What’s noteworthy about Costco, according to Bloomberg Businessweek, is how well it treats its employees.   “If you treat customers with respect and employees with respect, good things will happen,” CEO Craig Jelinek told Bloomberg.

Costco is the second largest retail store chain in the United States, and is fast gaining on Wal-Mart, the largest.  Here are some facts and figures about the two chains.

  • Average hourly pay for Costco employees is $20.89 an hour, versus $12.67 for Wal-Mart.
  • 88 percent of Costco employees have company sponsored health insurance, in which they pay less than one-tenth of the cost of the premium.  Wal.Mart says “more than half” of its employees have health insurance.
  • CEO Craig Jeninek got a base salary of $650,000 a year, plus a $200,000 bonus, plus stock options worth $1.2 million.  Wal-Mart’s CEO got a base salary of $1.3 million , plus a $4.4 million cash bonus, plus $13.6 million in stock.
  • While Costco is doing well, Wal-Mart is in trouble
Costco's stores are no-frills

Costco’s stores are no-frills

Costco overall is a no-frills operation.  It has no public relations department, and Bloomberg reporters were able to talk to the CEO directly.  Costco does not hire managers out of business school.  Its managers are promoted from within.

Its prices, according to Bloomberg, are competitive with Amazon, which Costco managers see as its chief competitive threat.  Profit margins are thin.  About 80 percent of Costco’s gross profit comes from its annual membership fee.

Costco is not necessarily an exception, according to Bloomberg.  Nordstrom, The Container Store, Sephara, REI and Whole Foods Market, all know for treating employees well, are also doing well in the marketplace.  It is true that Amazon, which is not known for treating employees well, also is successful, but maybe they could still be profitable if they treated their warehouse workers better.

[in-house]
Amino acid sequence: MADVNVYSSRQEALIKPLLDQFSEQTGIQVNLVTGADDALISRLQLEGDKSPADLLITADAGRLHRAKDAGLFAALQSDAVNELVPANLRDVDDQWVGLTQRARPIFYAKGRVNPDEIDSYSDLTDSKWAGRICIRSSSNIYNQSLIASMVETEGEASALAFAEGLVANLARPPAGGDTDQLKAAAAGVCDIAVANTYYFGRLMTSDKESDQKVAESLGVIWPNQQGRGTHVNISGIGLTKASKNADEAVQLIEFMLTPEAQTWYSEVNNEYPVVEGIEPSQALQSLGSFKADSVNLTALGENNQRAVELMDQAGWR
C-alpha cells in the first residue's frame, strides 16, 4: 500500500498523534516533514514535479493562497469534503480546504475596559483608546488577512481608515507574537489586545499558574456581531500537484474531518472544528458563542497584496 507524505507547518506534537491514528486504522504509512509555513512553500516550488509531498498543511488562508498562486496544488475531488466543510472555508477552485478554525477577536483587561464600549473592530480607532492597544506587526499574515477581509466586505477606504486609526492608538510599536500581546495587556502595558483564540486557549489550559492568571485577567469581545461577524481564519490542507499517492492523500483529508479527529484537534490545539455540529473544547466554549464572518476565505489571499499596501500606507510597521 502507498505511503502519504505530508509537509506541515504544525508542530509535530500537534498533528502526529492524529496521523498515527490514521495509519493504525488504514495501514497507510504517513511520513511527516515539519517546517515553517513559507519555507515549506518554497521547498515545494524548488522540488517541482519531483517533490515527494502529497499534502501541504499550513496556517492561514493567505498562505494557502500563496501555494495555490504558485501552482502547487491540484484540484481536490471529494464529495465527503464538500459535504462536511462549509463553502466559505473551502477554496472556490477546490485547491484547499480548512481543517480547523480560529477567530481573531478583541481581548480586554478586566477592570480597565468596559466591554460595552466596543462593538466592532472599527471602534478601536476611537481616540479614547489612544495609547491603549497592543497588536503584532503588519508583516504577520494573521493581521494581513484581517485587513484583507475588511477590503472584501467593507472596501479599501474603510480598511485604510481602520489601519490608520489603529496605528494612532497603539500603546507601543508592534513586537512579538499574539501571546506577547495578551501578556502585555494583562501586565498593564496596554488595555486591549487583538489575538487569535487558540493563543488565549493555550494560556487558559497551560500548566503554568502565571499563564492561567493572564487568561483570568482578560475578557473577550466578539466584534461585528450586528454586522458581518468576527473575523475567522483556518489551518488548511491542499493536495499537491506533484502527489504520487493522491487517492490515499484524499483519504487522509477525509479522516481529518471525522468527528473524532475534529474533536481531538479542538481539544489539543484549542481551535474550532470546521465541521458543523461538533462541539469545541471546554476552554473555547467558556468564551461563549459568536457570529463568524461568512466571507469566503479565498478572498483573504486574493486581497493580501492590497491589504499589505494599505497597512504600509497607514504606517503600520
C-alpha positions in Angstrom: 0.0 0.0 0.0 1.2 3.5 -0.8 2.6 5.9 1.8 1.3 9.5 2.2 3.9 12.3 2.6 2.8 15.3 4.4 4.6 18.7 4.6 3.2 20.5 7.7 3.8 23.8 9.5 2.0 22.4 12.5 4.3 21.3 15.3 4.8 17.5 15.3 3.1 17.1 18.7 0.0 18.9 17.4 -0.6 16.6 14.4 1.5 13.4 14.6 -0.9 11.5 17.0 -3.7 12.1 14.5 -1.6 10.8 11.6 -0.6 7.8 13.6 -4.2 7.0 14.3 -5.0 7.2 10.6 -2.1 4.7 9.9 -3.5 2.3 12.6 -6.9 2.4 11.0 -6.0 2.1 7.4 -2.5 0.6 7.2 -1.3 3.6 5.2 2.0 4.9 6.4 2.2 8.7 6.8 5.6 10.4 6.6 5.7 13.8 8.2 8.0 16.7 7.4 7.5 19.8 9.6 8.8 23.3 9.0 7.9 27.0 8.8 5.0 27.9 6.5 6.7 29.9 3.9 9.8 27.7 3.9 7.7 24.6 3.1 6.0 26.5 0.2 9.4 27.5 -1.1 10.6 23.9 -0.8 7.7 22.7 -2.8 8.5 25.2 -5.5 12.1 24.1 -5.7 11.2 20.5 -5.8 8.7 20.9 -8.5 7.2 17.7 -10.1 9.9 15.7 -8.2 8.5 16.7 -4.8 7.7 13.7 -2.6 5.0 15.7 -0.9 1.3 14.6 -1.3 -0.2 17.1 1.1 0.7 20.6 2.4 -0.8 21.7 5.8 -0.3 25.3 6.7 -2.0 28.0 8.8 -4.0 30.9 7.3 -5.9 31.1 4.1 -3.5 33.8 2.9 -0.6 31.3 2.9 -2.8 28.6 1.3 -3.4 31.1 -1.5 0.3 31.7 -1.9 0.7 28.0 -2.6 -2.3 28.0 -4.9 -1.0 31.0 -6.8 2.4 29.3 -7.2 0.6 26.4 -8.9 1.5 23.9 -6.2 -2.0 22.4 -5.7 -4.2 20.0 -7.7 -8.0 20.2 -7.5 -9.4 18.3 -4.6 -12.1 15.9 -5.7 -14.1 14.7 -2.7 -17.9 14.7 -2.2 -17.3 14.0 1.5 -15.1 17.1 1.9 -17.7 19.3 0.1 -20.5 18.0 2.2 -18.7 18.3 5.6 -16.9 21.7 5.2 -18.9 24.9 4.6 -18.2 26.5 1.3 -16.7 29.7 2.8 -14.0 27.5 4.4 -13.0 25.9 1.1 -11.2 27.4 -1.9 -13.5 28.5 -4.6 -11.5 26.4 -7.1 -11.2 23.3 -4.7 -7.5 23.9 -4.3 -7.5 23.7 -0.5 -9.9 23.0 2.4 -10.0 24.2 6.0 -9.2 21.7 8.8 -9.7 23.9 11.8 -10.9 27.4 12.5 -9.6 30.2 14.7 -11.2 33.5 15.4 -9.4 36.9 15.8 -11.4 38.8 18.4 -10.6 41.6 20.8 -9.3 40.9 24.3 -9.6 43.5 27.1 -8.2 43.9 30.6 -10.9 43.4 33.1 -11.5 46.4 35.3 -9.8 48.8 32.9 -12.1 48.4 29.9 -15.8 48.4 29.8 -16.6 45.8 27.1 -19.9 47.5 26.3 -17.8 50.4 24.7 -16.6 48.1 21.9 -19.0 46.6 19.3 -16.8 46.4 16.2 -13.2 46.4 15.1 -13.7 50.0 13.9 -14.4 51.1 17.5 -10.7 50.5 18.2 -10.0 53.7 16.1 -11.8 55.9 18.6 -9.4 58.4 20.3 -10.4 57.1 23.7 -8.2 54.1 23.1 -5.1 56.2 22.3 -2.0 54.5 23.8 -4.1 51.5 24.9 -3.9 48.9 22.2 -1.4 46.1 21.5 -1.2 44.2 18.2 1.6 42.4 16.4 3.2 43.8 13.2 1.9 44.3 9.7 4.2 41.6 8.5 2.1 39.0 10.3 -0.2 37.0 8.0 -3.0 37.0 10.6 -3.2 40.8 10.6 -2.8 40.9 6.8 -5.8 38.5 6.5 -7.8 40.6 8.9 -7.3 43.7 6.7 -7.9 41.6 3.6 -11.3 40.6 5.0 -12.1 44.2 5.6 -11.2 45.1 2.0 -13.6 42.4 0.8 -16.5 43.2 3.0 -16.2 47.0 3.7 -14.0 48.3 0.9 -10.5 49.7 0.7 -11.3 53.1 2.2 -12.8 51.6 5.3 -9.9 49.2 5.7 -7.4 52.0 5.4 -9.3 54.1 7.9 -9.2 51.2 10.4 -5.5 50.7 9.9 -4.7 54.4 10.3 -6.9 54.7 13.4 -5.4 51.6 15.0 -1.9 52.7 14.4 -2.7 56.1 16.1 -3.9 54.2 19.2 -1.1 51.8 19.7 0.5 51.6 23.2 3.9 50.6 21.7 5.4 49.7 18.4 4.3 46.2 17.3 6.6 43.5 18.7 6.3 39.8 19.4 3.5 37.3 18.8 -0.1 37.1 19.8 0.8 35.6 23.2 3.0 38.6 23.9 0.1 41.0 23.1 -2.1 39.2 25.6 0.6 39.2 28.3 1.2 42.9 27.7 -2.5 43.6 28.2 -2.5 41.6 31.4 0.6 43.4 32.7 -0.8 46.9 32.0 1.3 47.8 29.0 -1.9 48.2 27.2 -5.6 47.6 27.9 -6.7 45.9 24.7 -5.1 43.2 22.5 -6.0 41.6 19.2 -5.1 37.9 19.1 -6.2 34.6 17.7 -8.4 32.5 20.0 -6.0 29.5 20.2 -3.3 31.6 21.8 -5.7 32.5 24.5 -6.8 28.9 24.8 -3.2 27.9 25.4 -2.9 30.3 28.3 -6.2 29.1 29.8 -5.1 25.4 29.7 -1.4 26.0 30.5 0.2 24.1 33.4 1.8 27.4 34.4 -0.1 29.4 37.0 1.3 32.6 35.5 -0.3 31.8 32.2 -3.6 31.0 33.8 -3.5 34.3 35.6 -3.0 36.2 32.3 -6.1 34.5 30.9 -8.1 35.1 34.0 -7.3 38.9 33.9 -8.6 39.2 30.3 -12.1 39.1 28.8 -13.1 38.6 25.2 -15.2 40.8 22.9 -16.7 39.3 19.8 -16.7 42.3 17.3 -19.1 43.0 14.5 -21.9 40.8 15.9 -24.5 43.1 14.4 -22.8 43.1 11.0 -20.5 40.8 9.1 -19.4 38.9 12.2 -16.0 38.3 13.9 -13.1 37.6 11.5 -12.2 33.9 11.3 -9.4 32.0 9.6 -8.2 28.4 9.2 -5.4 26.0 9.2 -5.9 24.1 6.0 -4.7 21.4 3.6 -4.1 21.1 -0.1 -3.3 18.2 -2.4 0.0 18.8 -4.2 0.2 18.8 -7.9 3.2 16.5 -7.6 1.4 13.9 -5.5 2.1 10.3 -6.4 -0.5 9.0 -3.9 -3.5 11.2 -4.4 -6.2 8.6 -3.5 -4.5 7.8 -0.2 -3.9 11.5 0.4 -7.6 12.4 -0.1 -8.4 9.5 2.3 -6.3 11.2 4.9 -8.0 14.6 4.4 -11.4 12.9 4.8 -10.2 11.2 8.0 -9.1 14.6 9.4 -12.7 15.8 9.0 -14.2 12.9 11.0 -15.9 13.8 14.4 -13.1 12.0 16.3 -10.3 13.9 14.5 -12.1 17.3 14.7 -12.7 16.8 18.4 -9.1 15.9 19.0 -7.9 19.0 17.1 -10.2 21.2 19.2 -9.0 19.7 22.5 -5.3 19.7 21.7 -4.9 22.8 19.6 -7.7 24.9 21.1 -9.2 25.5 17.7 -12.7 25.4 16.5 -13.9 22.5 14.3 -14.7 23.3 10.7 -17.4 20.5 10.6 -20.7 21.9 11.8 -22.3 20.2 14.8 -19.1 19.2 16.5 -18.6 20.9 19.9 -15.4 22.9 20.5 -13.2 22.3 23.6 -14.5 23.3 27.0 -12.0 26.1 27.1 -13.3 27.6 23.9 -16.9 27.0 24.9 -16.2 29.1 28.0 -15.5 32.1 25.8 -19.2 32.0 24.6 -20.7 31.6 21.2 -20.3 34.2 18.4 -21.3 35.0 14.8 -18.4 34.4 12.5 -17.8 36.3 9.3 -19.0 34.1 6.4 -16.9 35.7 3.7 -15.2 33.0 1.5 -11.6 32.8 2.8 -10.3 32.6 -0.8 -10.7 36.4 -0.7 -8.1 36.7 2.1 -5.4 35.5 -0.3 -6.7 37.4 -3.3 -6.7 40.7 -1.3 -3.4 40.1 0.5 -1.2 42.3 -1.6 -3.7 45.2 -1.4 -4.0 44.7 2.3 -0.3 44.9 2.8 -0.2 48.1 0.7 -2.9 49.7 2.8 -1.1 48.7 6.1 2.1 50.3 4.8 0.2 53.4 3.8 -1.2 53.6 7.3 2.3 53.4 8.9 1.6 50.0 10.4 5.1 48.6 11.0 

A lot of people assume that being callous toward people is always realistic and treating people decently is always naive, but Costco’s experience shows this isn’t so.  Treating employees as assets instead of costs can be good business price.  Bertrand Russell once wrote that if human beings all knew what was in their self-interest, most would be better people than they are and the world would be a better place.

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Why lobbying is a highly profitable investment

May 24, 2013
Double click to enlarge

Double click to enlarge

Hat tip to occasional links & commentary.

CEO pay and stockholder return: the disconnect

May 24, 2013

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I leave it to statisticians to tell me whether there is a relationship between the profitability of companies and CEO pay.  I just note that the CEO on this chart whose company was the most profitable, Jeff A. Stevens of Western Refining, got one of the smallest compensation packages, and the CEO with the biggest compensation package, Larry Ellison of Oracle, headed a company that lost money.

It is true, of course, that executive pay is related to the size of the company and other factors besides annual return on equity, so there may be other rankings in which these figures seem to make sense.  I’d be interested to know them.

Hat tip to occasional links and commentary.

The high cost of politics

May 23, 2013

ElectionBought

Hat tip for the infographic to United Republic.

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Why good people can’t find jobs

May 23, 2013

The U.S. Bureau of Labor Statistics finds in its surveys that there are about 10 people looking for work for every three jobs that are open—more than twice the proportion of job-seekers before the recession.  Yet many employers say there is a labor shortage.  They say they have jobs that they can’t find people to fill.

Peter Cappelli, director of the University of Pennsylvania’s Wharton Center for Human Resources, says that the problem is not unqualified job-seekers.  The problem is bad  hiring practices.

First, he says, when employers advertise for employees, they cast too wide a net.  They get a tidal wave of applications, more than anyone can possibly consider, and so they have to look for reasons to thin out the applications.

Some throw out all applications that use certain buzzwords, or omit certain buzzwords.   Some throw out all applications which indicate that the person is older than a certain cutoff point (even though this is illegal) or that are worded so as not to reveal the person’s age.   Many throw out all applications from people who don’t have the exact skills required, and many throw out all applications from people not currently employed.

Double click to enlarge.

Double click to enlarge.